A case in point is undersea cable infrastructure in Africa. Even with the opening up of international gateways in many countries there is only one economically feasible source of high-quality bandwidth which today is the SAT-3 undersea cable. It was built by, and is operated through, a closed consortium of African incumbents and international operators who have exclusive rights on the landing stations in their countries. Their practices have come under fire by a multi-stakeholder continental initiative to demonstrate the access and cost benefits of nonexclusive open access regimes for African countries which have the most expensive international bandwidth in the world. There have been calls to regulate these landing rights as “bottleneck” or “essential” facilities. This attention has also highlighted the arbitrariness of the costing of this essential facility for African countries at the national level and discrepancies in the charges across different portions of the network. A price survey of African countries that use SAT-3 for their international bandwidth showed that Telkom SA is charging up to 800 percent more than other countries for a megabit per second per month. While the Senegalese incumbent Sonatel charges only US$1,316, Telkom SA, which also holds the management contract for the cable, charges US$11,000 (Southwood 2006).
For some eastern and southern Africa countries the longer-term solution lies in the Eastern Africa Submarine Cable System (EASSy), which is to be completed by 2008. Through the intervention of nongovernmental and academic organizations and the e-Africa Commission, the consortium established to build the cable has been far more open and the approach to landing rights nonexclusive. Bandwidth will be sold on an open access model where everybody can purchase it at the same price whether they are an investor or not. Of course, while EASSy will provide relief for the eastern and southern African countries, including many landlocked countries that have bought into the consortium, the likelihood that west Africa will have any alternative to SAT-3 in the foreseeable future is poor, rendering the landing station a natural monopoly which requires regulation.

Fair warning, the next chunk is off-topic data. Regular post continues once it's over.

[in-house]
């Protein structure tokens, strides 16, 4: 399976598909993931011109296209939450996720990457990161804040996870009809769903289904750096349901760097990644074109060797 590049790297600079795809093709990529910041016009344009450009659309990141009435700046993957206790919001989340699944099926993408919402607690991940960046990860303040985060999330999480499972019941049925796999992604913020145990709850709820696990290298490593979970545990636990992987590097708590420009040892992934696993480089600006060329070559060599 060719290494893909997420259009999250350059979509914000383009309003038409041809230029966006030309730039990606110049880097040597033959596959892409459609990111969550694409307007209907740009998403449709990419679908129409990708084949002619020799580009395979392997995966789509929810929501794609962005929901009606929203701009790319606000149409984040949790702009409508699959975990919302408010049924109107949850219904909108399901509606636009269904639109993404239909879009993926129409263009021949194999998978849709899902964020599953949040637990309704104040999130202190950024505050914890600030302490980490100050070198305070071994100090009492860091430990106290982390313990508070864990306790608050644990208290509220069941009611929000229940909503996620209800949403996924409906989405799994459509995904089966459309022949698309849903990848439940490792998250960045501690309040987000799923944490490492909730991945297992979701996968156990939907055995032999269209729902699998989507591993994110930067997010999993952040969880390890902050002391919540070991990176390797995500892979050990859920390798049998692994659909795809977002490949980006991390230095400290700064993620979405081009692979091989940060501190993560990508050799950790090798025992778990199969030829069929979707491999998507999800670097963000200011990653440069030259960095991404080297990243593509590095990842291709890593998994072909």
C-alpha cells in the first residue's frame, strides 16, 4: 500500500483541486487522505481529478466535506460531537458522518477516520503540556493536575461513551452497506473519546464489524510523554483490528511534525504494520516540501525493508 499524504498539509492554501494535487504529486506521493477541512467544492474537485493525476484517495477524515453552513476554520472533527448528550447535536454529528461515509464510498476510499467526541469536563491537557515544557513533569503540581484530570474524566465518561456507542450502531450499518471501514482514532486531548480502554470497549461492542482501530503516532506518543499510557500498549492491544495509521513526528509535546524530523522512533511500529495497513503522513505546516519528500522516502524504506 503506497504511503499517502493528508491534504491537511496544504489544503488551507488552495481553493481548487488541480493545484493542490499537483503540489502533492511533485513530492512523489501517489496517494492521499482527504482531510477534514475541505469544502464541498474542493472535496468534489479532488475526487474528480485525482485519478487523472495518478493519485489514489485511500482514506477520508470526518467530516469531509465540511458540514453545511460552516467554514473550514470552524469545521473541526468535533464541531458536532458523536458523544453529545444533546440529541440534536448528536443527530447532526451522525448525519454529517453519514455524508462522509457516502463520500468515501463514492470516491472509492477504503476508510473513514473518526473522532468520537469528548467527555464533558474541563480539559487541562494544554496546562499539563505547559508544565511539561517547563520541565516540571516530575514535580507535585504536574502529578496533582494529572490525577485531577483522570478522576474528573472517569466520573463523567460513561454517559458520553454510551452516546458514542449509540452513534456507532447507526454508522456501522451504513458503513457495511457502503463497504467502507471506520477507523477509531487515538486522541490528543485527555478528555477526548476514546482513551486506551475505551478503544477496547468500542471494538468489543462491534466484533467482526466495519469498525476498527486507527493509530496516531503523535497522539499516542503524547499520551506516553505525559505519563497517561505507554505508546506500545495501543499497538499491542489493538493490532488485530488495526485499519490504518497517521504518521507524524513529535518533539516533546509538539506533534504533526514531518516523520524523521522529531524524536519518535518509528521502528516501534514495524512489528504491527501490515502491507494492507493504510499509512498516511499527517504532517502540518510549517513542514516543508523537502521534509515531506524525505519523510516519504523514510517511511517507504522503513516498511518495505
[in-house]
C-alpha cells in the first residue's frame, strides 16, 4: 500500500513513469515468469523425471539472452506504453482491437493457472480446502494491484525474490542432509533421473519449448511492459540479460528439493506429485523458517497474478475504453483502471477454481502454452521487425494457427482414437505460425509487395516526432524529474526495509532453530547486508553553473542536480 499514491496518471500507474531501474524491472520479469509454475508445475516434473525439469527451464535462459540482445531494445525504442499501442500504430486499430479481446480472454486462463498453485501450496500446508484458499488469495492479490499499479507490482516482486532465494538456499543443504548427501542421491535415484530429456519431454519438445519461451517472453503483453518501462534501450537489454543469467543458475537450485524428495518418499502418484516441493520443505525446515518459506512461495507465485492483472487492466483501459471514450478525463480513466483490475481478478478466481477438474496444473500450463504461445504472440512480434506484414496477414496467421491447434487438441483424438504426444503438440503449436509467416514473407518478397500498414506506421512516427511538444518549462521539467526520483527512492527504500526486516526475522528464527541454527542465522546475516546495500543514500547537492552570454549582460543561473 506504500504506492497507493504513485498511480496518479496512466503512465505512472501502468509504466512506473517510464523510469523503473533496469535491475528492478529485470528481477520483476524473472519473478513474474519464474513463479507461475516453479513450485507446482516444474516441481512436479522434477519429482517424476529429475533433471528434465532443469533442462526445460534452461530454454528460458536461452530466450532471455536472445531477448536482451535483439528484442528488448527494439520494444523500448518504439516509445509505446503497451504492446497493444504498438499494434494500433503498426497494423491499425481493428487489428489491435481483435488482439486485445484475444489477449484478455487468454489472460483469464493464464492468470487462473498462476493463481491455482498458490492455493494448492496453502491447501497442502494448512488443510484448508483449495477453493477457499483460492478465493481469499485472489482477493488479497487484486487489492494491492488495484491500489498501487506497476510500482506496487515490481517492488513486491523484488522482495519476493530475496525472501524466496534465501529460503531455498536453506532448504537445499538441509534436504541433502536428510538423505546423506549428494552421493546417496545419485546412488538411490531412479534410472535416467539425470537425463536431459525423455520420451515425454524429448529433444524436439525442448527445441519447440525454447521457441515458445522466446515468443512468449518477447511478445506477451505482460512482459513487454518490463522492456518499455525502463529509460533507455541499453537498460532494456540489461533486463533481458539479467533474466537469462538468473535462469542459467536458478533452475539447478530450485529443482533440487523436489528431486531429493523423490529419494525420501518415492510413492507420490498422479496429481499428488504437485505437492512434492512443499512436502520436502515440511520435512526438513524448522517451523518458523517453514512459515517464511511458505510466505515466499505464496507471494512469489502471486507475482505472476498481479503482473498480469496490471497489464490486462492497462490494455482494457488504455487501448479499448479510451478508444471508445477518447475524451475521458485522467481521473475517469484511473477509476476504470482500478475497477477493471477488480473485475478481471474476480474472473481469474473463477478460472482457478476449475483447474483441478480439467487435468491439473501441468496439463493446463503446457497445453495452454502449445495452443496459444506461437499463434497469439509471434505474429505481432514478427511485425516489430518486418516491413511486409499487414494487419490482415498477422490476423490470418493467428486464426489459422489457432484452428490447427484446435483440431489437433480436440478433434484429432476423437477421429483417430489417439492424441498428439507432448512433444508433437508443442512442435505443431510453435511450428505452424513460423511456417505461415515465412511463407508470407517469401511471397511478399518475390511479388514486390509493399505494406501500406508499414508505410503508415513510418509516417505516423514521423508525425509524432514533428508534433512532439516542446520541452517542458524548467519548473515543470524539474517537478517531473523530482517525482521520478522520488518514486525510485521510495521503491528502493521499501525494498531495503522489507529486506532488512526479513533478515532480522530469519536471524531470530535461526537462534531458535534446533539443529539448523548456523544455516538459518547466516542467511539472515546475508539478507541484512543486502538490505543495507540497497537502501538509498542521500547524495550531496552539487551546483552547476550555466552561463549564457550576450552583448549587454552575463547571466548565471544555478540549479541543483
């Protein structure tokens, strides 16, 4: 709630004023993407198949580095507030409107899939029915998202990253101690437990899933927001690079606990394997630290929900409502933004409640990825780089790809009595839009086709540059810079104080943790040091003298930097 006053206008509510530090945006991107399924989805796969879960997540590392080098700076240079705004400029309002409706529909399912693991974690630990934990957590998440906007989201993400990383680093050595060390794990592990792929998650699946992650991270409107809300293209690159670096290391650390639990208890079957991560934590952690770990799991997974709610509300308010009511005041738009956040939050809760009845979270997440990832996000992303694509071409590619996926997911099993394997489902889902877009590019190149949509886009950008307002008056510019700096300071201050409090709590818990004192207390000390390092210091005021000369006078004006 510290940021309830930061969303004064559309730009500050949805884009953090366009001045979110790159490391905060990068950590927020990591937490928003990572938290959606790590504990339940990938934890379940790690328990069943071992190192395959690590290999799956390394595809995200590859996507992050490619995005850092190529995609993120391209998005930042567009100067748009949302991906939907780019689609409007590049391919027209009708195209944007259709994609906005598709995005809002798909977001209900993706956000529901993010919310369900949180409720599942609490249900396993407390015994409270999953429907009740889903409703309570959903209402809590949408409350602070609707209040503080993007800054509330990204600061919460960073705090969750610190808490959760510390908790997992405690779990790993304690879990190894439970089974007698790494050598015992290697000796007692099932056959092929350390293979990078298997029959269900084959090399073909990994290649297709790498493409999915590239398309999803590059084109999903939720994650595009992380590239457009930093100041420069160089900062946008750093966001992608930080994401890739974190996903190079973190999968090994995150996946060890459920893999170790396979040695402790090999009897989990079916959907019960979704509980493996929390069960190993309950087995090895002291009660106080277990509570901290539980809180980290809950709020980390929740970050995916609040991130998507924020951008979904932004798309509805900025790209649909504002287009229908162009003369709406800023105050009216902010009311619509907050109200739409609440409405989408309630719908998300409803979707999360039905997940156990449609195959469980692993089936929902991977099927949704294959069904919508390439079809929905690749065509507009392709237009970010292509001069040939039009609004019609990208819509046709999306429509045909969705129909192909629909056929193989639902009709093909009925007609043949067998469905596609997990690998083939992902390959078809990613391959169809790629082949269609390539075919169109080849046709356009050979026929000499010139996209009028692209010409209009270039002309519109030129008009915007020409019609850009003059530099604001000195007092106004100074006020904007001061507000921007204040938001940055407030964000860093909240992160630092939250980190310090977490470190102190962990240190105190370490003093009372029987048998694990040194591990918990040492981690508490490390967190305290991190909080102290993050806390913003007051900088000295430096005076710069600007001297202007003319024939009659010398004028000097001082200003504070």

Investment, Credibility, And Economic Growth
Intervention of this kind by regulators, however, has to be clear and reflect a fair rate of return on operator investment, otherwise it could impact negatively on future investments. This is one of the major challenges for regulators in insuring that the benefits of competition are achieved by guaranteeing access to all competitors to scarce resources such as spectrum, numbers, rights of way, incumbent infrastructure, and facilities. From an investor’s perspective all are regarded as “regulatory risk.” If, however, the government is regarded as credible as a result of clear policies and contracts on which there is no history of reneging, and regulation is transparent and independent of political and commercial interference, there is evidence that this can induce investment in new operations (See Gillwald 2005; Mahan & Melody 2005).
Because infrastructure investment is capital-intensive and involves long-term, “sunk” or nonrecoverable costs, governments have often induced infrastructure investment by offering periods of exclusivity (monopoly) at the time of privatization or reserving particular activities for new licensees before introducing competition. After several decades of reform there is evidence that the sequencing of these activities is important. Where privatization has occurred prior to competition, without effective regulation prices generally increase. There is little innovation of new services and even network extension, unless compelled, may not increase significantly (Wallsten 2001, 2002).